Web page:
February relocation for Pacific data centre

Business-focused Internet service provider Pacific Internet will move its Sydney data centre to hosting specialist Global Switch's inner Sydney facility in a process starting February and expected to complete midway through 2006.Pacific's IT operations manager Jason Sinclair said in a statement that his company was "beginning to outgrow our current Sydney environment".

Business-focused Internet service provider Pacific Internet will move its Sydney data centre to hosting specialist Global Switch's inner Sydney facility in a process starting February and expected to complete midway through 2006.

Pacific's IT operations manager Jason Sinclair said in a statement that his company was "beginning to outgrow our current Sydney environment".

Moving the equipment to Global Switch's facility at Ultimo would operationally "be extremely efficient for Pacific", he said.

The IT manager said customers would be disconnected for a short time during the six-month moving window, during which time both facilities would run simultaneously to provide redundancy.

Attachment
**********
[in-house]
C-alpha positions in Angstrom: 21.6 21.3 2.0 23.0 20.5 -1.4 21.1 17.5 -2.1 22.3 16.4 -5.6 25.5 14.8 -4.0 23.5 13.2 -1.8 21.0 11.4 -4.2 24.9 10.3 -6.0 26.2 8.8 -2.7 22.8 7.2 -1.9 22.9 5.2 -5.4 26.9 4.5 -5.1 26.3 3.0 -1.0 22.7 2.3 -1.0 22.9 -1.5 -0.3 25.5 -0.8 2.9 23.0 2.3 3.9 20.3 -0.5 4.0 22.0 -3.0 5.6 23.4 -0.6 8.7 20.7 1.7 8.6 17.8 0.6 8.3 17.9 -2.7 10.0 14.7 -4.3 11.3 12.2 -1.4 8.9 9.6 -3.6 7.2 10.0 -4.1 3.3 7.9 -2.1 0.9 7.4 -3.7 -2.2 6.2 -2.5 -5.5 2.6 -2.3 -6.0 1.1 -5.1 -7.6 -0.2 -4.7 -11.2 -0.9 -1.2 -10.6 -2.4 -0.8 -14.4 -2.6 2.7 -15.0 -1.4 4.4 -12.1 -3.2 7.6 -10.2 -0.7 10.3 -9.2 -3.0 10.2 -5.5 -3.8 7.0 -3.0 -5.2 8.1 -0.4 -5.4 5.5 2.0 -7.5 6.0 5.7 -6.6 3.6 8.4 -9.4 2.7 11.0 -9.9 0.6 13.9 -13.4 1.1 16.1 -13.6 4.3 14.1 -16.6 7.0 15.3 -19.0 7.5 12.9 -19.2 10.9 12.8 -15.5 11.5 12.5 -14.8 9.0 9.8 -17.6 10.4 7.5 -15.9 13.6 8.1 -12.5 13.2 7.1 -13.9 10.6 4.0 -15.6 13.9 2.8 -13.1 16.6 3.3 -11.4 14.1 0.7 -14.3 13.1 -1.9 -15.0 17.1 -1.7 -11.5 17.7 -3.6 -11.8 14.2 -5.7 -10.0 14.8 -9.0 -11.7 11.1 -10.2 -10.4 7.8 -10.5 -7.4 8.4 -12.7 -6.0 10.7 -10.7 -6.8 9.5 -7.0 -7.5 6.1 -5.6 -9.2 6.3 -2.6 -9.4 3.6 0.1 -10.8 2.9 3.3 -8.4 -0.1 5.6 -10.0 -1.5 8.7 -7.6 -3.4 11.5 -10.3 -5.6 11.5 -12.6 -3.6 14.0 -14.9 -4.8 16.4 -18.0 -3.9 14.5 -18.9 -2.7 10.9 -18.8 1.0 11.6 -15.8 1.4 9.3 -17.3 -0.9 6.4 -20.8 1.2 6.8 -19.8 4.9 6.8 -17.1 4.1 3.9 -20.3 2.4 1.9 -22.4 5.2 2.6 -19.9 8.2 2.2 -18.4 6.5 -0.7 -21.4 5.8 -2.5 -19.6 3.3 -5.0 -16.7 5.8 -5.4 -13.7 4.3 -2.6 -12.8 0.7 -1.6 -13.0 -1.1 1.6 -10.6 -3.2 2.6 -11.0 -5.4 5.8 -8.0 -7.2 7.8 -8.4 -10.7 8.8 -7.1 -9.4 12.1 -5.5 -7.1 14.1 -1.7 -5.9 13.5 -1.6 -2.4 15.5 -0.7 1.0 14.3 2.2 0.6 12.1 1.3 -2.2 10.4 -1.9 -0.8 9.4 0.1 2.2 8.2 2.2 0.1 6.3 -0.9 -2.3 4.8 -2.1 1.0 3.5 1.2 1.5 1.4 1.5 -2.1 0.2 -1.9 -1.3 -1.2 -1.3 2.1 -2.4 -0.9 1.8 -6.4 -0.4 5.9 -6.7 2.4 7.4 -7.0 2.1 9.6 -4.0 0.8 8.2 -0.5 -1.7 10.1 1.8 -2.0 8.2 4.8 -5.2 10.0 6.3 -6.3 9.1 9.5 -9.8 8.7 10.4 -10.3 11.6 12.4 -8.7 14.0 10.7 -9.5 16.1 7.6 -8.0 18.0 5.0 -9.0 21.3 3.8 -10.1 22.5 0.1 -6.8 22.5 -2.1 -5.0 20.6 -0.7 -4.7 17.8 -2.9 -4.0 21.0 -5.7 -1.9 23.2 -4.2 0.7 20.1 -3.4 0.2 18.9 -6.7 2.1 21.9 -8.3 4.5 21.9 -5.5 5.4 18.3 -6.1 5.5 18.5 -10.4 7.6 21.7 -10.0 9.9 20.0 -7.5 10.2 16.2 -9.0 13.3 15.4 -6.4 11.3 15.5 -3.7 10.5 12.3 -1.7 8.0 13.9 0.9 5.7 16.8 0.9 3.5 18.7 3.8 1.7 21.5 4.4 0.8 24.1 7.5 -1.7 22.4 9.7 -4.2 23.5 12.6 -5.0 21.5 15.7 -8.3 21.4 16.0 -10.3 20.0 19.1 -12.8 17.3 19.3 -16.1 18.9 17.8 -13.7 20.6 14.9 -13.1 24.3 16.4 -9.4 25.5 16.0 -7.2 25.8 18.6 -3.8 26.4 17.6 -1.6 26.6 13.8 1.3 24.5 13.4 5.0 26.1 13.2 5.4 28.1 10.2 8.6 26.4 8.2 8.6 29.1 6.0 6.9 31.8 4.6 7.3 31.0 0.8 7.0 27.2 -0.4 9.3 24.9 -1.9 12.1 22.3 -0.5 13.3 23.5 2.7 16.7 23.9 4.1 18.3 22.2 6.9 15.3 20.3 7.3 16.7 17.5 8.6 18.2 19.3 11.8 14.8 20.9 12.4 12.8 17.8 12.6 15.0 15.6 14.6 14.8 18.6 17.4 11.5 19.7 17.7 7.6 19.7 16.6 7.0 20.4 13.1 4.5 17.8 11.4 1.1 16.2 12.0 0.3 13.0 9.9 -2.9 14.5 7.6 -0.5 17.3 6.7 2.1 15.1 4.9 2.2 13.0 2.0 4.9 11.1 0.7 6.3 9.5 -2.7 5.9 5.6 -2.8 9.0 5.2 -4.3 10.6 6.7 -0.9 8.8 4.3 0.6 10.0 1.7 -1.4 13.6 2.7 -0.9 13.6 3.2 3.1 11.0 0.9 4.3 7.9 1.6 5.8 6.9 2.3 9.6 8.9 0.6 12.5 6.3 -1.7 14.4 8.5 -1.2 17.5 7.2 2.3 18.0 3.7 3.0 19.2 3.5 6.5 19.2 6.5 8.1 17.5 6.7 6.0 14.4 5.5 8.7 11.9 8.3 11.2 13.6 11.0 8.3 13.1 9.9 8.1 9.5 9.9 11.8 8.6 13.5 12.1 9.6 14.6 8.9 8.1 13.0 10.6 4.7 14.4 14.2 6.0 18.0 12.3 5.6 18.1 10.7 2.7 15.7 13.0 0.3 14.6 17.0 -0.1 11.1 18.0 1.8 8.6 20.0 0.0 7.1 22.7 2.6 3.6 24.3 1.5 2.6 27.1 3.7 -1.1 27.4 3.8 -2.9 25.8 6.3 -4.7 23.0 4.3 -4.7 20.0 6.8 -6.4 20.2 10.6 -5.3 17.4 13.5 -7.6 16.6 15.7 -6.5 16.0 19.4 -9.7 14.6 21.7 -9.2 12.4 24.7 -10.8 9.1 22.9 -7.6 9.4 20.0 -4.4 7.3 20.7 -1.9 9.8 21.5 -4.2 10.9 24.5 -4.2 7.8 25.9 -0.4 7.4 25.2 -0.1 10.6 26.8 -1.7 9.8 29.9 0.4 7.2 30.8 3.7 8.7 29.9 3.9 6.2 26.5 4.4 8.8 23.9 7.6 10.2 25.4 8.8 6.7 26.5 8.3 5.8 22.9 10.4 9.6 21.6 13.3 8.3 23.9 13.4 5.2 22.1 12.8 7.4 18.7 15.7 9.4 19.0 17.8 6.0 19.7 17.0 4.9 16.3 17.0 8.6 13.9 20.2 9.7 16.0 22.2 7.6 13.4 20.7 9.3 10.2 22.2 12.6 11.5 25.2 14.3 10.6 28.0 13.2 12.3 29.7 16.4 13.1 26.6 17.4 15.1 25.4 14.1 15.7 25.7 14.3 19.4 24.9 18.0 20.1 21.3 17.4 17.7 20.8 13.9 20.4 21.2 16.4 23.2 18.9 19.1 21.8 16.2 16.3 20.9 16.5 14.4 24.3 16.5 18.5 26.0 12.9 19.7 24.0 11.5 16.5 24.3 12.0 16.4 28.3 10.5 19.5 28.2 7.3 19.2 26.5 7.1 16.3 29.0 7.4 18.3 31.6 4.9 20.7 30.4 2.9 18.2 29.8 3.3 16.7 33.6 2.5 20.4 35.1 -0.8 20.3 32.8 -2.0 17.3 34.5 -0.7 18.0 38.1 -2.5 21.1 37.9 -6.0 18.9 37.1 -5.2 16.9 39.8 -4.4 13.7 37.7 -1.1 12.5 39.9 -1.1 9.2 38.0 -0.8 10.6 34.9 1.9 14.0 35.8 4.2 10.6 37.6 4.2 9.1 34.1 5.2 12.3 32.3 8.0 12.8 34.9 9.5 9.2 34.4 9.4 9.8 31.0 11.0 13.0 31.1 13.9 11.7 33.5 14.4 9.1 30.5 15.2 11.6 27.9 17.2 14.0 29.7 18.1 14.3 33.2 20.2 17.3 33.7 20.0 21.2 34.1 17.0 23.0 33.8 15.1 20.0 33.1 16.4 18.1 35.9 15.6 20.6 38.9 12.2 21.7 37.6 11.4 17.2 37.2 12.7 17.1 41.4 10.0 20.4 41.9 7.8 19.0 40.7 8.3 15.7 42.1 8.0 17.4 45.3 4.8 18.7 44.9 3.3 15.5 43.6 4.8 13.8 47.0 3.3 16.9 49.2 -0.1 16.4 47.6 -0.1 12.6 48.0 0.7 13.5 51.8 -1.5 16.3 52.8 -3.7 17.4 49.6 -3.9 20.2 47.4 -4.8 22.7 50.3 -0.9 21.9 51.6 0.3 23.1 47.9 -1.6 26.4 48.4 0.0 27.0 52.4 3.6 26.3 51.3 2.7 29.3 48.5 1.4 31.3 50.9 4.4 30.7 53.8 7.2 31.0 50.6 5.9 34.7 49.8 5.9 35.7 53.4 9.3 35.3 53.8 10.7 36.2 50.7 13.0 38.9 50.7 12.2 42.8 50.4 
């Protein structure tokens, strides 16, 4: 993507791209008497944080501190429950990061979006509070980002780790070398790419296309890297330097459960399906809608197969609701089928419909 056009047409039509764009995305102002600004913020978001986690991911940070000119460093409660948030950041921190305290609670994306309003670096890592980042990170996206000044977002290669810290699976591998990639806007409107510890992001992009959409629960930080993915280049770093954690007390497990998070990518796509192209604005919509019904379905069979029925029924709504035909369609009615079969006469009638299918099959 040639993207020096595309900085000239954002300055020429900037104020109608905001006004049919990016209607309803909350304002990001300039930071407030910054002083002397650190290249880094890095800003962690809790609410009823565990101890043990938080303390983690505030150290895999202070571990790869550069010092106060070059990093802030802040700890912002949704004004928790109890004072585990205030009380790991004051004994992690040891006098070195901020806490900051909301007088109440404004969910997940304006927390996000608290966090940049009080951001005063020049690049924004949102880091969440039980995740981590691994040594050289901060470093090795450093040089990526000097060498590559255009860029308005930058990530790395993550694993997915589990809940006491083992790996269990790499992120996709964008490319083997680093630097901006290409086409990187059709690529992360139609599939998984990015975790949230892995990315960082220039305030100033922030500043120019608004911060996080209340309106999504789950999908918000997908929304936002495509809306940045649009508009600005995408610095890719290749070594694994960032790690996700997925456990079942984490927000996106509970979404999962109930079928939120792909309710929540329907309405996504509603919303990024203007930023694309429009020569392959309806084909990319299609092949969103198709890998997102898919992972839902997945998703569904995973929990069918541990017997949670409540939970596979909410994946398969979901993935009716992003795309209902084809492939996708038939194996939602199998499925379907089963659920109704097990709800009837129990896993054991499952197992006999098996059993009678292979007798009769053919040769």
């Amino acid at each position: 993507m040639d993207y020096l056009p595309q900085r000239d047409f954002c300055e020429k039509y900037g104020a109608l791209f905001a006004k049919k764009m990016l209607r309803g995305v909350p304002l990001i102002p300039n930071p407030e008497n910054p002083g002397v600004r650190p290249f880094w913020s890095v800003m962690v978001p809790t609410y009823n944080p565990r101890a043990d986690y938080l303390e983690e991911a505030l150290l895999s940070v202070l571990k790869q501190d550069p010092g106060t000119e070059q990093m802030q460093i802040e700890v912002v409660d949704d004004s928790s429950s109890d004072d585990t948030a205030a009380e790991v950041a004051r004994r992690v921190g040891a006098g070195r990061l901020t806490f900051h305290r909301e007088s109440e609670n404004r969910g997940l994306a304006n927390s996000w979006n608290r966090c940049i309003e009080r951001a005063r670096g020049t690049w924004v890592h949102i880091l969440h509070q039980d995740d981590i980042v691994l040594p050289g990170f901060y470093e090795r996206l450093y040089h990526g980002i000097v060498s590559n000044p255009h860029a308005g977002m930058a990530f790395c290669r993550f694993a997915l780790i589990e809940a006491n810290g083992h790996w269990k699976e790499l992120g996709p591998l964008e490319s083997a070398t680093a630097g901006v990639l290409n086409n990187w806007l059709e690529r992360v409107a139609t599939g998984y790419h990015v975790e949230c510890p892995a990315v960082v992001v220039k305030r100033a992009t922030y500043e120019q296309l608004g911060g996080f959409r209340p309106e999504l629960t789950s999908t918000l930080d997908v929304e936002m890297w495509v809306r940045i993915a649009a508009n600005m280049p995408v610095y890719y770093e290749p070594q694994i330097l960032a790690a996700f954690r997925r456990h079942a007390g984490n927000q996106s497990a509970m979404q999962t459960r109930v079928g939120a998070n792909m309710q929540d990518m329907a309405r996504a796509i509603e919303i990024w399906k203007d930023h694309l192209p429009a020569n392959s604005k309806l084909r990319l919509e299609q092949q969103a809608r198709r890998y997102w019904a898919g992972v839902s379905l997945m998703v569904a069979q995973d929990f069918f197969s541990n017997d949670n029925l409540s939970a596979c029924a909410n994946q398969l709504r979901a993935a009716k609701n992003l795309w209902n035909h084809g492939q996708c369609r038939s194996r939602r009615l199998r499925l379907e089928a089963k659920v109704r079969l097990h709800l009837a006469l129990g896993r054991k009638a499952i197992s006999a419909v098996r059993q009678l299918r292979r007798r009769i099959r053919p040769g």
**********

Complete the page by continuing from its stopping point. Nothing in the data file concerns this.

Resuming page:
"We'll work with every co-location customer so they're only disconnected for two hours," he said. "DSL customers will only be disconnected once for about five minutes."

Pacific also has data centres in Melbourne, Newcastle and Brisbane, plus "equipment in Perth and Adelaide", but a spokesperson for the company said there were no plans to move that hardware around.

The spokesperson declined to disclose how many co-location customers Pacific services through the datacentre, but did say the ISP has over 20,000 business customers in total, with around 12,000 of those also buying value-added services like co-location hosting or managed security.

News of Pacific's move comes as the nation's largest Web hosting company WebCentral was yesterday forced to tell customers it had temporarily shut down a Brisbane datacentre in case equipment overheated after the centre's water supply was cut off.

ZDNet Australia has since learned telco AAPT's datacentre in the same building was unaffected by the problem due to the fact it had its own dedicated water supply.

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